There are now thousands upon thousands of crazy effects pedals that will take your tone from bland to wobbly, warbley, bendy, gainy and or grainy. The onslaught of small scale effects builders and DIY home building kits has helped capture the imagination of guitarists of all genres. While effects pedals are an excellent way to unlock some strange creatures that inhabit your guitar, one of the most versatile effects is built right onto every single electric guitar. This one effect to rule them all, is the volume knob.
The dynamic relationship between a guitar and the amp it’s plugged into is often overlooked by younger, less experienced players. Try this out: plug into your amp and turn it up until you start getting some saturation in the tone. In fact, turn it up to the point where you’re a bit uncomfortable. Ok, now roll the volume knob on your guitar back to a point where the tone cleans up again.
Ahh here we are right in the sweet spot.
But can’t we get that same tone by running our amp quieter and having the guitar turned up? Sure, I mean well sort of. There are a couple advantages to an amp that is cranked. First of all, the front gain stages of the amplifier aren’t limiting what continues on to the rest of the amp’s circuit.
The amp is bringing in the guitar signal, amplifying it, and sending that larger signal on to other gain stages, tone stacks, effects like reverb, then on to the power section. If the guitar is giving 100% into a gain stage that is limiting the overall volume, you’ll find that the overall tone lacks a sort of harmonic richness.
Why is that? And what is this harmonic richness I’m talking about?
One of the advantages of tubes amplifying a signal is that there are additional harmonics developed during the amplification stage. This means that if the amp is turned up higher, the tube is generating 2nd, 3rd, and some 4th order harmonics. These additional tones generated based on the input tone work to fatten up the original input from the guitar. The harder the tube is working, the more additional harmonic content we get, and the fuller our sound is.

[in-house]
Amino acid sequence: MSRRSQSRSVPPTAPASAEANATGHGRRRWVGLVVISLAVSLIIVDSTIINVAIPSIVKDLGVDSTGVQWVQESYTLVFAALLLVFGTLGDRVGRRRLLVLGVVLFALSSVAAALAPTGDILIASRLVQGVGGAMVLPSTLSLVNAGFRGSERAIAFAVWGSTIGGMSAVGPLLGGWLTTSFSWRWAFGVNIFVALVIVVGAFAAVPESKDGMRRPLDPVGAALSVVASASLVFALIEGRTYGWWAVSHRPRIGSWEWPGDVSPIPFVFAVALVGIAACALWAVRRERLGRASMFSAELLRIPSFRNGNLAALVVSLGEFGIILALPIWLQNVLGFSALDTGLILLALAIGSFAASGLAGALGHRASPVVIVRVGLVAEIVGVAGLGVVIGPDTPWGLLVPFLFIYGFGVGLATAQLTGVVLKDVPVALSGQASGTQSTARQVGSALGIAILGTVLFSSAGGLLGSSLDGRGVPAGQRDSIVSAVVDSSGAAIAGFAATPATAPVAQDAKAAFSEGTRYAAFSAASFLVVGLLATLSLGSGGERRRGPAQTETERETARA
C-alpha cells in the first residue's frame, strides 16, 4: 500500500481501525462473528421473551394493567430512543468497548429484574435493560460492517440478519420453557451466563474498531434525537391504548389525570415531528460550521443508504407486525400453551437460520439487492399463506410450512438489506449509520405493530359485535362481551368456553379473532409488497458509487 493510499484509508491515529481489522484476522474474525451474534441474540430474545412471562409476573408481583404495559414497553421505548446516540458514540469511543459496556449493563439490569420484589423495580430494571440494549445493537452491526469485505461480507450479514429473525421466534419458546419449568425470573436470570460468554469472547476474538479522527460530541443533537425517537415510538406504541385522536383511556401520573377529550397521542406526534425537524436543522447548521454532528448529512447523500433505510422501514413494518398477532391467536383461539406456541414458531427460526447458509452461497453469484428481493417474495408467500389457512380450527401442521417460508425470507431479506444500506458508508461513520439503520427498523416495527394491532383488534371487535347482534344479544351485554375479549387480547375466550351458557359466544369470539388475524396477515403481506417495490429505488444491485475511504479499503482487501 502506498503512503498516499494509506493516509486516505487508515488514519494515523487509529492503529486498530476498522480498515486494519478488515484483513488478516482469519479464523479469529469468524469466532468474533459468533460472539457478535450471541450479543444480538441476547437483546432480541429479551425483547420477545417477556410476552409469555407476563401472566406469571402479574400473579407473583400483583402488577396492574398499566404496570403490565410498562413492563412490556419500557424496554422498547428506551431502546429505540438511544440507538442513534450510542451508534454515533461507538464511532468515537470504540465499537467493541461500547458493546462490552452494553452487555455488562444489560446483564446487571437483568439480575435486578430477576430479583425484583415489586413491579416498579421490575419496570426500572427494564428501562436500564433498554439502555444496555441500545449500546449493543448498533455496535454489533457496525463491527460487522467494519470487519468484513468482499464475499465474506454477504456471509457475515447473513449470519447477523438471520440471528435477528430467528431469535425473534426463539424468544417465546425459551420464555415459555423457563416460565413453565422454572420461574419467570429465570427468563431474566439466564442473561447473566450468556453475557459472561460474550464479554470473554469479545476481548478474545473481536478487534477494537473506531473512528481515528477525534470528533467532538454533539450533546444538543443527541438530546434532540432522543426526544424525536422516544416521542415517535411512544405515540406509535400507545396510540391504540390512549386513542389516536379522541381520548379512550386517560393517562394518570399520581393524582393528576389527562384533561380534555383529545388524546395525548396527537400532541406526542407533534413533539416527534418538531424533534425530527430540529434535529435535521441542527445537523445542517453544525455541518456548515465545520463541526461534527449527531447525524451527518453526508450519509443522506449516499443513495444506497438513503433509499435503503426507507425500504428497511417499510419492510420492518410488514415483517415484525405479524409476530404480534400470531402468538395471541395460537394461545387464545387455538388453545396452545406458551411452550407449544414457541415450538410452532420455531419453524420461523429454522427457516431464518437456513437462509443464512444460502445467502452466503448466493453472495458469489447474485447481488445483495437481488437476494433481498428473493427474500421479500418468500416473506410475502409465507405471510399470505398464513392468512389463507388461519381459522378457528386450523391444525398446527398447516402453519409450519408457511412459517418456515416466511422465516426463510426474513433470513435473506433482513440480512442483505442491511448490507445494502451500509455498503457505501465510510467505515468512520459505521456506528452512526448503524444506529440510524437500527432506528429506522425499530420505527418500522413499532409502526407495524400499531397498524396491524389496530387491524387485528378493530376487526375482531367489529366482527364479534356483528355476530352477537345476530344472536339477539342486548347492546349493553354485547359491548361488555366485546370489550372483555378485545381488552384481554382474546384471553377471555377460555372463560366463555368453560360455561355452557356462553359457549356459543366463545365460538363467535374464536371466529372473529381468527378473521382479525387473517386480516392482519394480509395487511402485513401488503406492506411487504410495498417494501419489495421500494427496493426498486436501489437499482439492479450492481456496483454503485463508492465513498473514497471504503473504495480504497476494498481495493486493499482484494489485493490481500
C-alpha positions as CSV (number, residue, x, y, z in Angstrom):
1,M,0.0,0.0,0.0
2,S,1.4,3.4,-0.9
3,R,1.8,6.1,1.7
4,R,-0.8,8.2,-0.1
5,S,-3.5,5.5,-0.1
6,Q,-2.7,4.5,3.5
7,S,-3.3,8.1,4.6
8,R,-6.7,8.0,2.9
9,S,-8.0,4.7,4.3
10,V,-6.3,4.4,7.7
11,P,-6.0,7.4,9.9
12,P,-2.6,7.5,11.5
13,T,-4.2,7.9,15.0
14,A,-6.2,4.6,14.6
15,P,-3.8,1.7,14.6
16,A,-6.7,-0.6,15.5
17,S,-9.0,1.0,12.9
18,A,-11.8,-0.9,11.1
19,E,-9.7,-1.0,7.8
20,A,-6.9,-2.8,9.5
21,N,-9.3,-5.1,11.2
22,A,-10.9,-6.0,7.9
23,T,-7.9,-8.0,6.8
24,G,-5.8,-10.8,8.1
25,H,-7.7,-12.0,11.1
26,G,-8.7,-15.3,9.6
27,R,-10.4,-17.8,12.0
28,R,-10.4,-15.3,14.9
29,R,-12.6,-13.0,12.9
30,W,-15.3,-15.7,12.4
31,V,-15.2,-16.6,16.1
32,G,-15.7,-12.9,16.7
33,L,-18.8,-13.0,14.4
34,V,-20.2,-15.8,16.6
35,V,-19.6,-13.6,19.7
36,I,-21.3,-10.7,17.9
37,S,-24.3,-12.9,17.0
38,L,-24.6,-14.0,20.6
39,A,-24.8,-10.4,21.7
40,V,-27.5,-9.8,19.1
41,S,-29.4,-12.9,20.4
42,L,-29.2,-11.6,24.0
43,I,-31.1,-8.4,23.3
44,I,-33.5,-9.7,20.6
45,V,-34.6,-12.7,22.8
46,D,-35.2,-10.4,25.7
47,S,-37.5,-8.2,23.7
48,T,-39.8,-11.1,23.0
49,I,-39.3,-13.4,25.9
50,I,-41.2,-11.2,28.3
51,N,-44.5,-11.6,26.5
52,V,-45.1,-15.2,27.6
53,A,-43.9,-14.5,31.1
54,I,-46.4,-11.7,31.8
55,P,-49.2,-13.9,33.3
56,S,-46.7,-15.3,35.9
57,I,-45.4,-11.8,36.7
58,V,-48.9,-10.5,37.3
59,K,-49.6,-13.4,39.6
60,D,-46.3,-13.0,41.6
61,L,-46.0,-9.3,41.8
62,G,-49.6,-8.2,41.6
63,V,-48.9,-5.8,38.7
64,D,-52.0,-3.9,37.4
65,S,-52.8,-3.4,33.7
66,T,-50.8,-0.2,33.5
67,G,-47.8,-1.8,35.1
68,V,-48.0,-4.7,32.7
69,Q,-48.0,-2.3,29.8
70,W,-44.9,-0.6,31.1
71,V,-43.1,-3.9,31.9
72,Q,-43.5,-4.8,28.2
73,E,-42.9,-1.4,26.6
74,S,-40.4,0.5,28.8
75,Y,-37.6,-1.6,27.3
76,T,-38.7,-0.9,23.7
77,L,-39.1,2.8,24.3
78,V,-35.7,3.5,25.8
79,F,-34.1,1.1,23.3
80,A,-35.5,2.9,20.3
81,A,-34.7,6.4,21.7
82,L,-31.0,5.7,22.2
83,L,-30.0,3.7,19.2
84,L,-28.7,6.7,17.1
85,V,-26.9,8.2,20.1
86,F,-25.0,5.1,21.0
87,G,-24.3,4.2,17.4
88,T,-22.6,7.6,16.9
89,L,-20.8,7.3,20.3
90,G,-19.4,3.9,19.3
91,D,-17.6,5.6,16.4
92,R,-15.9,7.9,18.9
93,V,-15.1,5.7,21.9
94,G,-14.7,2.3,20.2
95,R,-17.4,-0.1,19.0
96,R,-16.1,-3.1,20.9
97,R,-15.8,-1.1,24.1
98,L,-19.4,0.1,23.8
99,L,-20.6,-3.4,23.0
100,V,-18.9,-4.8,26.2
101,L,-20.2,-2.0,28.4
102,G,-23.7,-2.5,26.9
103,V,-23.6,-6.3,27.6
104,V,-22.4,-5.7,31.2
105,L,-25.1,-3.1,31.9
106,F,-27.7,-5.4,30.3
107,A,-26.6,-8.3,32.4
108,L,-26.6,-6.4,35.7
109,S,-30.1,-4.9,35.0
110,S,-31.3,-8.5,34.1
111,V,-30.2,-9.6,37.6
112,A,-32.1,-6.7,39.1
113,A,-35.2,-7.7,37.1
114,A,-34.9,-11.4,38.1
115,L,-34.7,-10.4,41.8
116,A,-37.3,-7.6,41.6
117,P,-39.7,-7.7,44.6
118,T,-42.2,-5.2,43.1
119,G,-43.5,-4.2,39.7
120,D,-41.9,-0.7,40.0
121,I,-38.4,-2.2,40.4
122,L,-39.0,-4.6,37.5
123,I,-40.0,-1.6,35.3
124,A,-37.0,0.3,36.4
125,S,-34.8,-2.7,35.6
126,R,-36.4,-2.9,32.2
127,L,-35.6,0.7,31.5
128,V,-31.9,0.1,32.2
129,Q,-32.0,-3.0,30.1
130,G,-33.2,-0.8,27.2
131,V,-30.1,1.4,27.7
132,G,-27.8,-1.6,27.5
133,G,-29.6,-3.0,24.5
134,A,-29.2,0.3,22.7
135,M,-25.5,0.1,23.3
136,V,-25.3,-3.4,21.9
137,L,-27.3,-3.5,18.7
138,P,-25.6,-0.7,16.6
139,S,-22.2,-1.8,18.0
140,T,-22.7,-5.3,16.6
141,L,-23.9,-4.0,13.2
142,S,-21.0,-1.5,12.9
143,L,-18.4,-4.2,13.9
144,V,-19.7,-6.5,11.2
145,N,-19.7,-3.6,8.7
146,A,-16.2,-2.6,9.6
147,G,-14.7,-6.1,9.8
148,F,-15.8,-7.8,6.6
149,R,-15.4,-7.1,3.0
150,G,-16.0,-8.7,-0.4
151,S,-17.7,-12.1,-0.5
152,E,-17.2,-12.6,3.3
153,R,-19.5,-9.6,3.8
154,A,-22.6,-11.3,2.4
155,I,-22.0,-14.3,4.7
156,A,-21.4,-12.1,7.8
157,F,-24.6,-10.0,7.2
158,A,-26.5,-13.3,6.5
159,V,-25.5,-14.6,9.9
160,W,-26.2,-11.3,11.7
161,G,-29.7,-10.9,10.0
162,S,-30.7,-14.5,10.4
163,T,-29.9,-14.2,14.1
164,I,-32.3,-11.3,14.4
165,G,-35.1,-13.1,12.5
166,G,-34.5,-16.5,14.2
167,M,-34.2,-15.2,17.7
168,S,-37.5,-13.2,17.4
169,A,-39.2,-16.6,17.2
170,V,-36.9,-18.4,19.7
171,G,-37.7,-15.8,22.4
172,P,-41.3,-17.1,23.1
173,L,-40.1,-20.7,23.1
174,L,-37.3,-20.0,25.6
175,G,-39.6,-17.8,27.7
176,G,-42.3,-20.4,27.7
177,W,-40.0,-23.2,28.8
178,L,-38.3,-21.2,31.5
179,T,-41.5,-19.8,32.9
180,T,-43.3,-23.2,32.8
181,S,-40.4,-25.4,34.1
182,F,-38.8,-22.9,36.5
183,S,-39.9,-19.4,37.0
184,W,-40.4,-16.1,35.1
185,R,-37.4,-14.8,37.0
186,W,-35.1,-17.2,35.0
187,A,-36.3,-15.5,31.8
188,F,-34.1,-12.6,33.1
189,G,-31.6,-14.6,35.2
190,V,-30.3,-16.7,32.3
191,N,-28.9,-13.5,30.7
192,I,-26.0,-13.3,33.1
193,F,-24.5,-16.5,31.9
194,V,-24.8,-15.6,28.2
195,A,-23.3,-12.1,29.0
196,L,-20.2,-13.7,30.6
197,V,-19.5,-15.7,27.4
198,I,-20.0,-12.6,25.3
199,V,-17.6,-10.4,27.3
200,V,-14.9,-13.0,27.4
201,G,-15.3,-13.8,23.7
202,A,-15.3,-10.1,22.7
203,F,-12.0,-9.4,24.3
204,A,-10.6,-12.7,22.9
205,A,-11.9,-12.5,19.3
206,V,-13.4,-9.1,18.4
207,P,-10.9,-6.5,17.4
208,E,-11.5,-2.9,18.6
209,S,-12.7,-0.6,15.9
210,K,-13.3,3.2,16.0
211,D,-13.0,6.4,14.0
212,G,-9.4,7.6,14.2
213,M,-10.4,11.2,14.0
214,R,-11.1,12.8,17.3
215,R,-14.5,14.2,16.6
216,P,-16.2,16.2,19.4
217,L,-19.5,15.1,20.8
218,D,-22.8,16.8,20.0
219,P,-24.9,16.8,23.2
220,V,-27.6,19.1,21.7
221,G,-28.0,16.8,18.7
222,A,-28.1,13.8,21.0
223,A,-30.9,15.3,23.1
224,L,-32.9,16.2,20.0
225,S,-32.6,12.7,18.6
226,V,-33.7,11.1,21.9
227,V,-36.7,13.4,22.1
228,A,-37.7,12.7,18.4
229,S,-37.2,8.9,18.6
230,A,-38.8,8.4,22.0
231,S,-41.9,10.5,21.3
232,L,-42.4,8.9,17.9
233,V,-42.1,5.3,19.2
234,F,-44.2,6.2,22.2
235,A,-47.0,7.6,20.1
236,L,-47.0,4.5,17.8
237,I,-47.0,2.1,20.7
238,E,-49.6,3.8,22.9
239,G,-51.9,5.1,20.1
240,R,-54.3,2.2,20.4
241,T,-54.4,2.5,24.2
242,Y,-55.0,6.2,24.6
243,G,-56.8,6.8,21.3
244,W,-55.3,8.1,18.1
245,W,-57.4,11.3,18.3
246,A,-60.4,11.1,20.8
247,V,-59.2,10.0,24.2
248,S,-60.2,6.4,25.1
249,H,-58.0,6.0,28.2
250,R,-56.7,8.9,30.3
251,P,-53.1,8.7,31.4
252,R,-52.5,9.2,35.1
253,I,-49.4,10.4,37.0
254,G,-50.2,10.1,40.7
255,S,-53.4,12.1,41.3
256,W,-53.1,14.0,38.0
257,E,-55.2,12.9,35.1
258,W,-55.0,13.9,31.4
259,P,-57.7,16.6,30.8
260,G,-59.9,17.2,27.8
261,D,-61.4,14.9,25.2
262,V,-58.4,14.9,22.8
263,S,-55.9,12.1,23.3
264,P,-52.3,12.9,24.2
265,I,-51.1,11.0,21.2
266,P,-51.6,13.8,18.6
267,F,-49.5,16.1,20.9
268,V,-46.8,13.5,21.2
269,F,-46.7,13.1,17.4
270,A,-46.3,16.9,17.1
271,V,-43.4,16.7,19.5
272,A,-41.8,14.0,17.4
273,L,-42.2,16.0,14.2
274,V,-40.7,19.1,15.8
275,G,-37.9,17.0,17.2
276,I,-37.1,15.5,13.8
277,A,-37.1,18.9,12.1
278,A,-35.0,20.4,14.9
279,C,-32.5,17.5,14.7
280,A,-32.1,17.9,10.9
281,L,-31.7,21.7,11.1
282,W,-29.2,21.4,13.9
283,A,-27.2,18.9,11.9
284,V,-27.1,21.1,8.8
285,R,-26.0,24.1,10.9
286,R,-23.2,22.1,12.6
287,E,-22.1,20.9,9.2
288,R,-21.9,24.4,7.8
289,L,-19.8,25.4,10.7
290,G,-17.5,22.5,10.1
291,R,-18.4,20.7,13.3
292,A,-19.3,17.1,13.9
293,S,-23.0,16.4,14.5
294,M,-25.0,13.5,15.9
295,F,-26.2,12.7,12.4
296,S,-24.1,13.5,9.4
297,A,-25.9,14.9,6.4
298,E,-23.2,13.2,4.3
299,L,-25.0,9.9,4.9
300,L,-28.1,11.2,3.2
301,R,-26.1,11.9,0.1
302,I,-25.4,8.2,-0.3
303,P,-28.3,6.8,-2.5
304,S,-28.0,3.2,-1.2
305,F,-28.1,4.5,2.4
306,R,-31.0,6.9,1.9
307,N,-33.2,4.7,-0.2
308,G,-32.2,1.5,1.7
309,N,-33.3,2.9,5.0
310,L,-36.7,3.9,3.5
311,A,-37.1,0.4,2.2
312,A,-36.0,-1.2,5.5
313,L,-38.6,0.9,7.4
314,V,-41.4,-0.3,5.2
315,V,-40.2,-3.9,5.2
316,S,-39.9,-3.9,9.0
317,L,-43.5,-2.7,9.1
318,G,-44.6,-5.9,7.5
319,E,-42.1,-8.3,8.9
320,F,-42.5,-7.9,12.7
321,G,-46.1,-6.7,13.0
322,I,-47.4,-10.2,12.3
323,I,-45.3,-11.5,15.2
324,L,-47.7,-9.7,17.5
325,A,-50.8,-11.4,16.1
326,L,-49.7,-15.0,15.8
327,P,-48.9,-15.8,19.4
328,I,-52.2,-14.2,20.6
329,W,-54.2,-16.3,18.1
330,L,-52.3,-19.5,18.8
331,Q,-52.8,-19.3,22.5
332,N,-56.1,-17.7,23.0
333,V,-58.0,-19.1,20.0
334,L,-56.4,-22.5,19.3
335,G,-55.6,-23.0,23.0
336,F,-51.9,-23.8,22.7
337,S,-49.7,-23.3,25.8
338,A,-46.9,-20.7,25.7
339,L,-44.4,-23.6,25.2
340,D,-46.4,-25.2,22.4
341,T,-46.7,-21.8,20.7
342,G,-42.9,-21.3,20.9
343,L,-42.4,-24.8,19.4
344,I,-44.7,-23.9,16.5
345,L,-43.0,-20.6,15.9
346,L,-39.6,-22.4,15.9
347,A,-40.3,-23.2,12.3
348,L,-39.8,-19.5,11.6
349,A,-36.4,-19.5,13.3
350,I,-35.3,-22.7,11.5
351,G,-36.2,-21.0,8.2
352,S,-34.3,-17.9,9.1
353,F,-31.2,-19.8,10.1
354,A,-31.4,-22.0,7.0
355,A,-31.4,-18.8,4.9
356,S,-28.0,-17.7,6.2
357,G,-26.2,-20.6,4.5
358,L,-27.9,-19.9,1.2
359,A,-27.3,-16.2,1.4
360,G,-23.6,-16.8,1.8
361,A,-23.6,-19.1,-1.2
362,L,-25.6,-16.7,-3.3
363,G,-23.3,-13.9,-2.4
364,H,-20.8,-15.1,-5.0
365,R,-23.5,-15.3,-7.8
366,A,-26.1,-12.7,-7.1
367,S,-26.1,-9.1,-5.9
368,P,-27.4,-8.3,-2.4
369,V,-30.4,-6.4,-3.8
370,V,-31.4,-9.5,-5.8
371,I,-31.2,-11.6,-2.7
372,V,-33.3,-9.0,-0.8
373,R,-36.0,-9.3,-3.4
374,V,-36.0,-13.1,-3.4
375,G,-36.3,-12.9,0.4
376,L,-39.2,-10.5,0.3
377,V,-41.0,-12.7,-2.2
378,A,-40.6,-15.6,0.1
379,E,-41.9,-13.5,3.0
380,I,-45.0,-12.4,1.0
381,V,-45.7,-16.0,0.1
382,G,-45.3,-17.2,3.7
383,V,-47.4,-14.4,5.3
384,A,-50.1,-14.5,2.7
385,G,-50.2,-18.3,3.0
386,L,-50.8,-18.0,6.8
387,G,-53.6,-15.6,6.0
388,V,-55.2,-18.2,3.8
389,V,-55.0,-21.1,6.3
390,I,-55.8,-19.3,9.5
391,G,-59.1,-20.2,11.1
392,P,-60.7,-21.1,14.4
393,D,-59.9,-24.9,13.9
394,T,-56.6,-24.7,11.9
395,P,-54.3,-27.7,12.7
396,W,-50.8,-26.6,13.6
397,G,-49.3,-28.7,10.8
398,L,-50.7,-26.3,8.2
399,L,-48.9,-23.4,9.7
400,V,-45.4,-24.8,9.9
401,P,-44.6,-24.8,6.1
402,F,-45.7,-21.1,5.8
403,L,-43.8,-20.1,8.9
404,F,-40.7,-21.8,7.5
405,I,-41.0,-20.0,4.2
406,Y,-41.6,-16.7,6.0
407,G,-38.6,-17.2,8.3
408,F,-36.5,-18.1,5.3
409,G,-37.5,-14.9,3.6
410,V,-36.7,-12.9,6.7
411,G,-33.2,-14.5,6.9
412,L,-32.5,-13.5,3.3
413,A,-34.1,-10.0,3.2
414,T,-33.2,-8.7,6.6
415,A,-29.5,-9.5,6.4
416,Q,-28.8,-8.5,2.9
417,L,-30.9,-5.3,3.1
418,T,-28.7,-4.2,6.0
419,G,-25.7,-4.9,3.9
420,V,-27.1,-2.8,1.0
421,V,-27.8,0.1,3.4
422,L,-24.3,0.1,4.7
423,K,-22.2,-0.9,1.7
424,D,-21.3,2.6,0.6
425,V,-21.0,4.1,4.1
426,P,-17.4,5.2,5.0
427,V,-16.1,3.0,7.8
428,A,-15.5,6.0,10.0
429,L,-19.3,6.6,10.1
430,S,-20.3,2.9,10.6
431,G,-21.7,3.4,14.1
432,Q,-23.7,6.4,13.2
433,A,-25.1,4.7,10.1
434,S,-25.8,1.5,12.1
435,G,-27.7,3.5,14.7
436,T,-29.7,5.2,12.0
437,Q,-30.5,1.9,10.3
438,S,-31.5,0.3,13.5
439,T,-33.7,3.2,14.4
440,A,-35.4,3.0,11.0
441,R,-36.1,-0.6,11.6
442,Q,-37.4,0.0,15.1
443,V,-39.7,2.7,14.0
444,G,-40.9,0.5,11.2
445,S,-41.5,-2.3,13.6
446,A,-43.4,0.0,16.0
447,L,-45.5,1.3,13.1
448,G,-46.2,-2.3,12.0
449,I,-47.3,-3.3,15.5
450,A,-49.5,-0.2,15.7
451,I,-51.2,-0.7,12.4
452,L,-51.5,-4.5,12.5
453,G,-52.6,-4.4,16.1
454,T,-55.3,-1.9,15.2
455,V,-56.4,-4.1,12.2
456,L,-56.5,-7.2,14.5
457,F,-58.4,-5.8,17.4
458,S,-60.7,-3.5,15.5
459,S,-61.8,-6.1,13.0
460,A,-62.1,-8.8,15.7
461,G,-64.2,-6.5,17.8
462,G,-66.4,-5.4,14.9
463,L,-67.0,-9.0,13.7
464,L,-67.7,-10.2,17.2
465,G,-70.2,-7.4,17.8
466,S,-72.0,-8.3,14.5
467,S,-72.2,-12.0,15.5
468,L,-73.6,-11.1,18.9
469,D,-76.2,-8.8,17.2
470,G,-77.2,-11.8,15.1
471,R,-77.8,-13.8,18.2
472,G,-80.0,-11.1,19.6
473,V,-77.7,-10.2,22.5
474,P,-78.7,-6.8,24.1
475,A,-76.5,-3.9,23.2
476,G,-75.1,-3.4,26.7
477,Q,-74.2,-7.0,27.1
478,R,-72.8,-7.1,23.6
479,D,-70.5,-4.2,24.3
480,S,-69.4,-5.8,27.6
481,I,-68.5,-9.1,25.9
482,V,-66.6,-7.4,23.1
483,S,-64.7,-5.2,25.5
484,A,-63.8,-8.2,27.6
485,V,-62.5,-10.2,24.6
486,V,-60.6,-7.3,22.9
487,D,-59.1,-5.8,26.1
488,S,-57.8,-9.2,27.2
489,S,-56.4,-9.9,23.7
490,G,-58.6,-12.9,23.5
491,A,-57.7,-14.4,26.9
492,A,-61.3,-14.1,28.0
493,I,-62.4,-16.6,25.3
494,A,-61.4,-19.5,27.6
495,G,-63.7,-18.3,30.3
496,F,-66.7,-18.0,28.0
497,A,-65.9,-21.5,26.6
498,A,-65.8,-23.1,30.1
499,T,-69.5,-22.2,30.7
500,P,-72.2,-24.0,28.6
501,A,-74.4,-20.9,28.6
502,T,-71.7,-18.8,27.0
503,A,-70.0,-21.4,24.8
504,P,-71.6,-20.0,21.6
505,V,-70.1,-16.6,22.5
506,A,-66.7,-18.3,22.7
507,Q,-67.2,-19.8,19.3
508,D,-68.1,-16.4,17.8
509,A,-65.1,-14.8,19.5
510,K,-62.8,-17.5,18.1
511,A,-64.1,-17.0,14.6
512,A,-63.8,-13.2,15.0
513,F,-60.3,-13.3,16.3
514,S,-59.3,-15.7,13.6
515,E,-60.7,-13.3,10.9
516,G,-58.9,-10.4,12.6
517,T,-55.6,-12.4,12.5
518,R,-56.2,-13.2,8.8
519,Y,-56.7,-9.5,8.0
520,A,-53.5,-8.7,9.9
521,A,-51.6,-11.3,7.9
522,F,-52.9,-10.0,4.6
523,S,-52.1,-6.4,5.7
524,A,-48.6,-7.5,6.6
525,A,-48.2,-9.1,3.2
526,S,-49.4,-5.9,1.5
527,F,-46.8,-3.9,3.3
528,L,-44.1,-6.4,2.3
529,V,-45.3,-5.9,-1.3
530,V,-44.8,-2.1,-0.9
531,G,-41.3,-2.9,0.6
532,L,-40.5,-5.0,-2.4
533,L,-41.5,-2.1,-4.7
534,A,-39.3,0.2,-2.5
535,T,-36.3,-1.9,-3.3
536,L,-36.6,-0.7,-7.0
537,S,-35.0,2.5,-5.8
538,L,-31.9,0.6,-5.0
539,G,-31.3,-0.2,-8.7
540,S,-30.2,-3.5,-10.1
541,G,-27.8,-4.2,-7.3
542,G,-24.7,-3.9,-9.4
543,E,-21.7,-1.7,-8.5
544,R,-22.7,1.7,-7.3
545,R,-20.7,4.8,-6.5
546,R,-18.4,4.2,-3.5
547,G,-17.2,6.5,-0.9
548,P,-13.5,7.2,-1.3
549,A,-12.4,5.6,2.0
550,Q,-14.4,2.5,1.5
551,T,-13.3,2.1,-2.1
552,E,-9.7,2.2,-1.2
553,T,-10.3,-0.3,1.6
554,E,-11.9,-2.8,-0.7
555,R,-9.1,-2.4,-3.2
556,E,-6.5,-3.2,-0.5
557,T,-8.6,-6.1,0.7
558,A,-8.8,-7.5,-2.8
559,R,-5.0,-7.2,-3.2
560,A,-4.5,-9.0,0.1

Note: This article is primarily talking about a guitar running into a tube amp. Some of the new modeling amplifiers are getting incredibly good at replicating the harmonic content that overdriven tubes provide. This is to say that your mileage may vary. If your setup doesn’t sound like Jeff Beck’s at the end of the day, then consider getting a Marshall stack. Also it’ll be hard to sound just like him because as much as we can dream, none of us are.
So by running the amp hotter, and rolling the volume back on the guitar, we can achieve a cleaner tone while also capitalizing on the additional harmonic content added by our amp.
There is another advantage to a setup like this. As soon as you want a little more gain, breakup, or lead tone to push your solo ripping through the rest of the band, just tweak that volume knob up a bit and voila. The additional signal from the guitar drives the front end of the amp harder resulting in a gainier, more saturated tone. Of course as we drive the amp harder with the guitar, we get the additional plus sides of the tonal artifacts our amp imparts on the overall tone.